Just like that, Mr. Obama’s staff signaled a willingness to put aside support for the reimportation of prescription medicines at lower prices and by doing so solidified a compact with an industry the president had vilified on the campaign trail. Central to Mr. Obama’s drive to remake the nation’s health care system was an unlikely collaboration with the pharmaceutical industry that forced unappealing trade-offs.
- Republicans see the deal as hypocritical. “He said it was going to be the most open and honest and transparent administration ever and lobbyists won’t be drafting the bills,” said Representative Michael C. Burgess of Texas, a Republican on the House Energy and Commerce Committee examining the deal. “Then when it came time, the door closed, the lobbyists came in and the bills were written.”
- “Republicans trumpeting these e-mails is like a fox complaining someone else raided the chicken coop,” said Robert Reich, who was labor secretary under President Bill Clinton. “Sad to say, it’s called politics in an era when big corporations have an effective veto over major legislation affecting them and when the G.O.P. is usually the beneficiary.”
- If the negotiations resembled deal-making by past presidents, what distinguished them was that Mr. Obama had strongly rejected business as usual. During his campaign, he singled out the power of the pharmaceutical industry and its chief lobbyist, former Representative Billy Tauzin, a Democrat-turned-Republican from Louisiana.
Filmmakers and farmers, gun makers and real estate agents, and people in dozens of other industries say the rules under consideration by the Obama administration would choke off their ability to have a mutually beneficial dialogue with government officials. As a result, they say, public policy would be made in a vacuum, and federal rules would be more unrealistic and unworkable.
- Federal employees could no longer accept “gifts of free attendance” at the many seminars, receptions and other social gatherings held by registered lobbyists and lobbying organizations as a matter of course in Washington.
- The ethics office, which is now weighing the response to the proposal it made last September, said lobbyists had used these gatherings not only to discuss business with federal employees, but also to “foster a social bond that may be of greater use in the long run.”
- The problem, it said, is “not the brazen quid pro quo, but rather the cultivation of familiarity and access that a lobbyist may use in the future to obtain a more sympathetic hearing for clients.”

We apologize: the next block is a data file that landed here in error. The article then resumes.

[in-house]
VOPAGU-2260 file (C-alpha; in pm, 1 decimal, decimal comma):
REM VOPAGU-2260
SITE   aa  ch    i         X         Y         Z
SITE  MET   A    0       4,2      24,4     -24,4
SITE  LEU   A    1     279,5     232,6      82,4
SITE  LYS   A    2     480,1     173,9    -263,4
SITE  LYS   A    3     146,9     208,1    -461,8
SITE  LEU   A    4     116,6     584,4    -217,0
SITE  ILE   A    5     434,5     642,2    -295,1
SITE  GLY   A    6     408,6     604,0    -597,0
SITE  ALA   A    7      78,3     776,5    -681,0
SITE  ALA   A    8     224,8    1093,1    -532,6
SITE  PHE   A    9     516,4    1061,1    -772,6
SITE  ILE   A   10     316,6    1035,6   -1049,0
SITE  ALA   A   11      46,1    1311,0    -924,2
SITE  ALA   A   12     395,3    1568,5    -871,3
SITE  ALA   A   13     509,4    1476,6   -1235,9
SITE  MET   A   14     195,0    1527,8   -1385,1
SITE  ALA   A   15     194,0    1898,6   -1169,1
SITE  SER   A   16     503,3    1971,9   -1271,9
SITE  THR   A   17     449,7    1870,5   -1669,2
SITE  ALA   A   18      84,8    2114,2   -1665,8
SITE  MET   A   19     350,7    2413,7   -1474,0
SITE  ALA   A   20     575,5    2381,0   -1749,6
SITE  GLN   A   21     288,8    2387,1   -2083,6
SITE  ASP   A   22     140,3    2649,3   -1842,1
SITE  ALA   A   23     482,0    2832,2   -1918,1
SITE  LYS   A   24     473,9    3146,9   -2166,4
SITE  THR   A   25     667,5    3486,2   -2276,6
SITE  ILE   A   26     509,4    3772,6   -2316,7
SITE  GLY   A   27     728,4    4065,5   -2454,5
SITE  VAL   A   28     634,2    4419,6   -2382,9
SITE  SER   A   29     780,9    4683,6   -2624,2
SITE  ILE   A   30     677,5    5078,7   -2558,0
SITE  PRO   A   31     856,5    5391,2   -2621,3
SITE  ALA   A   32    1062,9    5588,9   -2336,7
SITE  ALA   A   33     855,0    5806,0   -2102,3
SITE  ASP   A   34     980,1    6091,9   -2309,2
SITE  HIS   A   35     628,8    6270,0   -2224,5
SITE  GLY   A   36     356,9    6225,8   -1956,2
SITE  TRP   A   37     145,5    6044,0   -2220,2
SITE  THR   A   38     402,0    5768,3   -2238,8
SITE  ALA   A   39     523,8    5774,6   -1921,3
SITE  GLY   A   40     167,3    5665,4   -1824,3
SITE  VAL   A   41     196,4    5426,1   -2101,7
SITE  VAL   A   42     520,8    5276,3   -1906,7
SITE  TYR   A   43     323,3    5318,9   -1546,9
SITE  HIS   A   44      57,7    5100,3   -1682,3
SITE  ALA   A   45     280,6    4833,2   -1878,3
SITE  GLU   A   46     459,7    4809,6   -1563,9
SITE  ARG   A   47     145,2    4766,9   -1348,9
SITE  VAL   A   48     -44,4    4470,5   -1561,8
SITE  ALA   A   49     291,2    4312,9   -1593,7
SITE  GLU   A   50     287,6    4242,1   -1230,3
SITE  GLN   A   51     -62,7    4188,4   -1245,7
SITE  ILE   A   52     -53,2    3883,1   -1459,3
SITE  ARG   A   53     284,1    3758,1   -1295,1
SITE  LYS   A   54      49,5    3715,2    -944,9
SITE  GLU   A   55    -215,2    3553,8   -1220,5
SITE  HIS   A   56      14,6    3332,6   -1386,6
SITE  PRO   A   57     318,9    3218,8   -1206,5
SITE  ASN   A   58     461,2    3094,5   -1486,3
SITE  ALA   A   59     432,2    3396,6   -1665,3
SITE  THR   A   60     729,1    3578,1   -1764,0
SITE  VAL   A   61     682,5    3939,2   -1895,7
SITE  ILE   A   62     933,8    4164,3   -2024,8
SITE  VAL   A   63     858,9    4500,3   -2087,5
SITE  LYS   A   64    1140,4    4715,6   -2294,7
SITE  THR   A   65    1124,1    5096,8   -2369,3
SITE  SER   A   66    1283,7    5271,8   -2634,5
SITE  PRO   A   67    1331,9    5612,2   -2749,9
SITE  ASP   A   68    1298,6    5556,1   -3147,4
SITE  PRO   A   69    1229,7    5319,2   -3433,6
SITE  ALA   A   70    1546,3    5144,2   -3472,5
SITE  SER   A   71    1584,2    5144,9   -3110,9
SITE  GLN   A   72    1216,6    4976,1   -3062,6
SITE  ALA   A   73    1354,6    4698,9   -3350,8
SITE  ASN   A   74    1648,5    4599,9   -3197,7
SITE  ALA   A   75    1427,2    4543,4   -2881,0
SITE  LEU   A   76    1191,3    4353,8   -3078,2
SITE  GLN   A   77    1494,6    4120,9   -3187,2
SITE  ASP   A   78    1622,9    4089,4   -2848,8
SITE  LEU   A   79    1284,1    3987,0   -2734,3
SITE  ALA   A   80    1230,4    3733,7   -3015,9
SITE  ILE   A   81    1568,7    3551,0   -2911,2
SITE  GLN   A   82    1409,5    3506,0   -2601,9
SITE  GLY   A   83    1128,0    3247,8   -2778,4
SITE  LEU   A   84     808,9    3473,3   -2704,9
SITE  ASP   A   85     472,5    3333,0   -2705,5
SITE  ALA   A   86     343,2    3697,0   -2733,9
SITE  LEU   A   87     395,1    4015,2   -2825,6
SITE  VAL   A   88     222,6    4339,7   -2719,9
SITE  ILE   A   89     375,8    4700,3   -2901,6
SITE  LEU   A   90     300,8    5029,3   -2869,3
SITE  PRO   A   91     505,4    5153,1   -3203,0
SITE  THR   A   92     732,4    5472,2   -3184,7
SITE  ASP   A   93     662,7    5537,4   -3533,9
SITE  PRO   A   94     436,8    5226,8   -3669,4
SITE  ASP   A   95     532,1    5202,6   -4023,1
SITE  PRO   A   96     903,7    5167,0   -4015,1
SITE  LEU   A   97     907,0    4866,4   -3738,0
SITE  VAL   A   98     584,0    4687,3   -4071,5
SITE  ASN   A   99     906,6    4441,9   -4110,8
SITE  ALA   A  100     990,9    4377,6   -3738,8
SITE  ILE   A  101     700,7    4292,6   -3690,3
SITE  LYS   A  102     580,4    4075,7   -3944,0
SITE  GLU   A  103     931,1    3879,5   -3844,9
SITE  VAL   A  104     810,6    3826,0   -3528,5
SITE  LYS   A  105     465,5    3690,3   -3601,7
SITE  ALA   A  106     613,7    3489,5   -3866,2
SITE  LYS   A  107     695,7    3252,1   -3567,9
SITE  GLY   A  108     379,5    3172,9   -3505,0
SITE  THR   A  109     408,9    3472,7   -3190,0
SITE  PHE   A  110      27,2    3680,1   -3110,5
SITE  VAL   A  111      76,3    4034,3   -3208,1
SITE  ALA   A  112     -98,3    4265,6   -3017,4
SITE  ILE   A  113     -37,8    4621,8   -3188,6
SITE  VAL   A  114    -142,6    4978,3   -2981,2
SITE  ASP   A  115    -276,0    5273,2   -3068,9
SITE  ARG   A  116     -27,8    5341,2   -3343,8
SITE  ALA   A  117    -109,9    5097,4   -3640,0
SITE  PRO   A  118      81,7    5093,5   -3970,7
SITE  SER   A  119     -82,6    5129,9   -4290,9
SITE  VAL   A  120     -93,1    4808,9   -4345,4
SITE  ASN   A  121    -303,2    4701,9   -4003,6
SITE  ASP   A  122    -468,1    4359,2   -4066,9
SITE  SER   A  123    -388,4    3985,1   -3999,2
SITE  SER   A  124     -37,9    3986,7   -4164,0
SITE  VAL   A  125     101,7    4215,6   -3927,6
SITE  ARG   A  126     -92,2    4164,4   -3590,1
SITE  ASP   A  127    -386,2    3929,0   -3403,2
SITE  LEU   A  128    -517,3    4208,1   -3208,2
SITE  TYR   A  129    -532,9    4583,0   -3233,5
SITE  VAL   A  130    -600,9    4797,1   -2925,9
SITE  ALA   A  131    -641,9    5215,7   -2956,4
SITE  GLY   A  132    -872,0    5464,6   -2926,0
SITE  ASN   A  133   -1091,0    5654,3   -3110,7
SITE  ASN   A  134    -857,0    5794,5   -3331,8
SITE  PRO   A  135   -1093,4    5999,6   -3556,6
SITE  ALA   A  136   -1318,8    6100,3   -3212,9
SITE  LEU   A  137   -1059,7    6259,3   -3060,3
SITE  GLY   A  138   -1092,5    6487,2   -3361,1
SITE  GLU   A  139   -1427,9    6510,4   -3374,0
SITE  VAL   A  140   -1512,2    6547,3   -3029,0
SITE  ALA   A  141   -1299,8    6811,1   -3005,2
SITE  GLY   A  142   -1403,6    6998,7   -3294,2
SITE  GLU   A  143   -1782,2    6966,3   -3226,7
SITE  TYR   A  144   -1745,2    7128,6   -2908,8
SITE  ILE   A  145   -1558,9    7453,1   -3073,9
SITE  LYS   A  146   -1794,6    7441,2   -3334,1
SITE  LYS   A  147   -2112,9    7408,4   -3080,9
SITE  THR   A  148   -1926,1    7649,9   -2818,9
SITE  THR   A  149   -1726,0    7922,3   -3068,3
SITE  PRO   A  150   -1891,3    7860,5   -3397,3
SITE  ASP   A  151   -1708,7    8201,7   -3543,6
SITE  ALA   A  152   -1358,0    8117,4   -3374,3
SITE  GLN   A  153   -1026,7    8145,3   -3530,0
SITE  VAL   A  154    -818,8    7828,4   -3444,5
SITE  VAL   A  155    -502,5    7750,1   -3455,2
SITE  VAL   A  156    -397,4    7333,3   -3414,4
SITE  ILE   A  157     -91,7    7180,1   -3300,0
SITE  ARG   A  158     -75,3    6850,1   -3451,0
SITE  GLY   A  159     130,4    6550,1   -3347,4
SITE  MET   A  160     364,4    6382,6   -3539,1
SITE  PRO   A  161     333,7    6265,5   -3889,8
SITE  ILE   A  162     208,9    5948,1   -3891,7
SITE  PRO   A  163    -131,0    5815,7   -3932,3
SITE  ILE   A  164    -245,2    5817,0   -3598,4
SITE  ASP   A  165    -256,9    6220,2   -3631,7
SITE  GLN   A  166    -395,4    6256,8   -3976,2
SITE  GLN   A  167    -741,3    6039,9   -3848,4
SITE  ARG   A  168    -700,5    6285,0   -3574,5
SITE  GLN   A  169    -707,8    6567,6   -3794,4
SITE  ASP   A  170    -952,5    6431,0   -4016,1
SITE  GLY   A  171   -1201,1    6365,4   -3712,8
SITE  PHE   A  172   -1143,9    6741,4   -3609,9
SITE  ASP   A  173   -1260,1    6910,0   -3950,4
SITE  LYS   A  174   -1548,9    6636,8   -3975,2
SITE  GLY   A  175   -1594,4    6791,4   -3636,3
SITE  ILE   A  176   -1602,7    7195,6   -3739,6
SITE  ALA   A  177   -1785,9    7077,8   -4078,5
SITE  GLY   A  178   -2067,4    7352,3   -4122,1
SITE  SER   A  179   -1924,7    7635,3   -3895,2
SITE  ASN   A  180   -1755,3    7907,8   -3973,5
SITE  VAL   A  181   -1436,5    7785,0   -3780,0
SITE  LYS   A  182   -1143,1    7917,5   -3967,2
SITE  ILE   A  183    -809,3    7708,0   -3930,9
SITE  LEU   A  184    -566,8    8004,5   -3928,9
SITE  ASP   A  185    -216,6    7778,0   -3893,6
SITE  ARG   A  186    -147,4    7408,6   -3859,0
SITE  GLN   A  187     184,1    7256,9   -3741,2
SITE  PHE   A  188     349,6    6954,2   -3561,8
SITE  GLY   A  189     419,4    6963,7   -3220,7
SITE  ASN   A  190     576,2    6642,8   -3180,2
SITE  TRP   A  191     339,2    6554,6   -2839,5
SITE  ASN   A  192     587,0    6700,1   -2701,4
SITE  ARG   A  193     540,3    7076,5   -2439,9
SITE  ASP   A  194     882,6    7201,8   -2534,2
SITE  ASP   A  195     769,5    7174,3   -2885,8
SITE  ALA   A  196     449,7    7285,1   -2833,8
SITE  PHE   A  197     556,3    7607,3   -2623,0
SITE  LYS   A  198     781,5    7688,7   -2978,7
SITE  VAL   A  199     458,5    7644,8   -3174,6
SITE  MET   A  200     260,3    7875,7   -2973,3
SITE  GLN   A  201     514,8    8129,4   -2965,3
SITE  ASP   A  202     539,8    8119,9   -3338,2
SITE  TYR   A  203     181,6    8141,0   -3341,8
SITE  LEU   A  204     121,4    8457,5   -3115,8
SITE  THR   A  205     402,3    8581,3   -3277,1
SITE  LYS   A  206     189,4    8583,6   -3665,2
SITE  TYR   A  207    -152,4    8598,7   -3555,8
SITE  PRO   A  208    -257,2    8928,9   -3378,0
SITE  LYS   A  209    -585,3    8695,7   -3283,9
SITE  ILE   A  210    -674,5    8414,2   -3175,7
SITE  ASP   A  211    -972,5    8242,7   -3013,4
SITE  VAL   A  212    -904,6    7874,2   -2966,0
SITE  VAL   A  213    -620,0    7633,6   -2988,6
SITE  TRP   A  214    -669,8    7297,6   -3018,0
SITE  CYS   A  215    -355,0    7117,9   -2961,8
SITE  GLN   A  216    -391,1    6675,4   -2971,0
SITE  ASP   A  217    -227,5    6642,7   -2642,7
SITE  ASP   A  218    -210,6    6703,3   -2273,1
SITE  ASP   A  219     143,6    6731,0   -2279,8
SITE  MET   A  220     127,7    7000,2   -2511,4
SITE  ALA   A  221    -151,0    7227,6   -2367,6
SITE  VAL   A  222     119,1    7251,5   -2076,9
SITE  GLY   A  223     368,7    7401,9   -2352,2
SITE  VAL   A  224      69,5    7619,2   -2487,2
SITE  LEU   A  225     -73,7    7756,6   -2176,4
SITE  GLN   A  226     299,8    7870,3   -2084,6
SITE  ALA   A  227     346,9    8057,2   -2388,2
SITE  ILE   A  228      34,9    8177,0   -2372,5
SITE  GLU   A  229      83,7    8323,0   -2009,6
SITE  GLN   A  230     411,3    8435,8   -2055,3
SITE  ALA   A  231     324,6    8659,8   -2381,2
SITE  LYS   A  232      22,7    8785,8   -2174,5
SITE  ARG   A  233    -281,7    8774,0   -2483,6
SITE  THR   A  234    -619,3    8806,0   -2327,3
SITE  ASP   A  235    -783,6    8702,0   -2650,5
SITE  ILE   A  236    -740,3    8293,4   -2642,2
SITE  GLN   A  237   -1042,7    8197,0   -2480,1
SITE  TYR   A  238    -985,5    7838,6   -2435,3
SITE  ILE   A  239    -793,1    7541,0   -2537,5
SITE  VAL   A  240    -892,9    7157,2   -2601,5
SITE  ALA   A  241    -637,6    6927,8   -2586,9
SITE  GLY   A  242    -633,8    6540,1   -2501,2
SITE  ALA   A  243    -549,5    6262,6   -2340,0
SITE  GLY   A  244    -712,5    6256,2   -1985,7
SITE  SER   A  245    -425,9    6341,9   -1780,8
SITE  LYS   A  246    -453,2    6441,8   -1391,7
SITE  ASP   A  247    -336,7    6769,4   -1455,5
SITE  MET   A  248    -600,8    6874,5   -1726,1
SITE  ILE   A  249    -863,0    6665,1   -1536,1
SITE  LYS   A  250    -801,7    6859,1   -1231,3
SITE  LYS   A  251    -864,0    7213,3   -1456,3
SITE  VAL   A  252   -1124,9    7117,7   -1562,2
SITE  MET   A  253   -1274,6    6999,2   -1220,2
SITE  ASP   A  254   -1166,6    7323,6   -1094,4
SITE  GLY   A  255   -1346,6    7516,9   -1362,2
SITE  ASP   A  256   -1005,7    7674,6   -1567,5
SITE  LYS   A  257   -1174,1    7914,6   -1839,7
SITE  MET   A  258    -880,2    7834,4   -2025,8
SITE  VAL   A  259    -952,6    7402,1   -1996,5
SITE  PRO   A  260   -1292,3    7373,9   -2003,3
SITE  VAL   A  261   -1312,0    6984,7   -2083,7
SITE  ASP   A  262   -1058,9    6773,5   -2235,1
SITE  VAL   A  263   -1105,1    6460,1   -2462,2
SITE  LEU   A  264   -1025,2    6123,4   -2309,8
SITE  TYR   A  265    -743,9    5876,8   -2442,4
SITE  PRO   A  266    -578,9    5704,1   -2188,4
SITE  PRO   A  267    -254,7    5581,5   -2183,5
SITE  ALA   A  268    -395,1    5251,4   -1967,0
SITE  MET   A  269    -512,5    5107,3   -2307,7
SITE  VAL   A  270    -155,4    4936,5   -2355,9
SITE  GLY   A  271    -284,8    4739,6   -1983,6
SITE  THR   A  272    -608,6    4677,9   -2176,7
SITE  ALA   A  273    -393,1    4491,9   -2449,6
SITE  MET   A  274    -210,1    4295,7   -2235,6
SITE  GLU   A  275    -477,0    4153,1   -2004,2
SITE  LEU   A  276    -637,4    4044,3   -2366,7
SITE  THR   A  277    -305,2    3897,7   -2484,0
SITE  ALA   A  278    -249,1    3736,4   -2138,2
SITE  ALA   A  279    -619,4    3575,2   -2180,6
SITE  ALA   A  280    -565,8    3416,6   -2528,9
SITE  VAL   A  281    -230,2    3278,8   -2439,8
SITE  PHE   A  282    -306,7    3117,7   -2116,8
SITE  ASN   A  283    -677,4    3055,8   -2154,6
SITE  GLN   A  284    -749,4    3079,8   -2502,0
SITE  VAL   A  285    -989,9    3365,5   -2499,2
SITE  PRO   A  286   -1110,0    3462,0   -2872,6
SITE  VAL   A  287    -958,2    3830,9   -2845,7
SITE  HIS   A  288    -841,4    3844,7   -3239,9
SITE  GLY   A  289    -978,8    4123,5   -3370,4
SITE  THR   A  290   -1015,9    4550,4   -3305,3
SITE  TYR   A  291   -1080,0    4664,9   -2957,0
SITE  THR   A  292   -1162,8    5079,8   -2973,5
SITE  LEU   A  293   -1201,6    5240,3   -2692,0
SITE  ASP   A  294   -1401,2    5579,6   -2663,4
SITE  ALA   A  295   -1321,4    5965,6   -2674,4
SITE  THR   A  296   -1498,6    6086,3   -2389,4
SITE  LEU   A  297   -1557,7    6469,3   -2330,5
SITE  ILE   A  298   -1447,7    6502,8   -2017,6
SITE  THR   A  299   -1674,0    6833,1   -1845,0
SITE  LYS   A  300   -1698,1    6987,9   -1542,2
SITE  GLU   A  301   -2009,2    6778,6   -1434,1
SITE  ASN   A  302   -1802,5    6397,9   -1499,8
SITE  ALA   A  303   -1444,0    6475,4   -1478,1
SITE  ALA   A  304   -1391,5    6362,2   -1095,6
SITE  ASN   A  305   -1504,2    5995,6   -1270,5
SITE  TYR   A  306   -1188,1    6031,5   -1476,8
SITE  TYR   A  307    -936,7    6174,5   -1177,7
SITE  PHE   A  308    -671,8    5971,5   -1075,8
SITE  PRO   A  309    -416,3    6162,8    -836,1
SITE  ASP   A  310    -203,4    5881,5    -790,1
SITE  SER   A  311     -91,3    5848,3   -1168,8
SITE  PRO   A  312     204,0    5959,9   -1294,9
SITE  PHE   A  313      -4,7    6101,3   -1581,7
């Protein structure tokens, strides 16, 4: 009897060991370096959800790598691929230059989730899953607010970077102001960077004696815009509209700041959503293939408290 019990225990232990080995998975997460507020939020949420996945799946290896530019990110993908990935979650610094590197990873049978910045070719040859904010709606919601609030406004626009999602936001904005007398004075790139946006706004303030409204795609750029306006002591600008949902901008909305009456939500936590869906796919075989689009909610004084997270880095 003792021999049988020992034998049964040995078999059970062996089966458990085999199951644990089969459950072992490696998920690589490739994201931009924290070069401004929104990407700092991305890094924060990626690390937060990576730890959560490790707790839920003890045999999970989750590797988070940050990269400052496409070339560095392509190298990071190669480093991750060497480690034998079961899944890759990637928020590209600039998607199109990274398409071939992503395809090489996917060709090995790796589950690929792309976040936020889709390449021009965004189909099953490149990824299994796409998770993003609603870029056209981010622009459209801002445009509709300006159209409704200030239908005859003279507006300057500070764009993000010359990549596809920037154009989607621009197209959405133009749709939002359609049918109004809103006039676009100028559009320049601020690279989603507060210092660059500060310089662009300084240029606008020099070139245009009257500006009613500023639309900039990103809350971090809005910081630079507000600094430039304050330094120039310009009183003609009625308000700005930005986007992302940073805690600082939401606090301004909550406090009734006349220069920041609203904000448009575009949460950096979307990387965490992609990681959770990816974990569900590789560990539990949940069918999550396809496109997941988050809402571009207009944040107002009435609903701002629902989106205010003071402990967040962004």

- The American League of Lobbyists, a trade group, denounced the proposal as excessive, and leaders of other groups branded it as demeaning and dismissive of the role that industry experts can play in formulating sound public policy.
- The Motion Picture Association of America, the trade group for major Hollywood studios, strenuously objected to a suggestion by the ethics office that movie screenings were social events where lobbyists built good will, thus enhancing their influence with federal employees.
- Ronald L. Phipps, former president of the National Association of Realtors, said the restrictions would “perpetuate the problem of the Beltway bubble,” isolating regulators from the industries they regulate.
- Under current rules, federal employees can accept free invitations to certain “widely attended gatherings,” and they often do so. Under the proposal, they could no longer accept such “gifts” from registered lobbyists and lobbying organizations.
- Mr. Obama promised to run the most ethical and transparent administration in history. While berating lobbyists in public, the administration has worked with them in private. White House officials have often met with lobbyists at coffee shops near the White House, so the meetings do not show up in White House visitor logs. Despite a pledge not to take money from registered federal lobbyists, Mr. Obama has relied on people active in the lobbying industry to raise millions of dollars for his re-election bid.
- watchdog groups like the Project on Government Oversight, the Government Accountability Project and Common Cause welcomed the proposal, saying it would help break up the cozy relationships between federal regulators and regulated industries.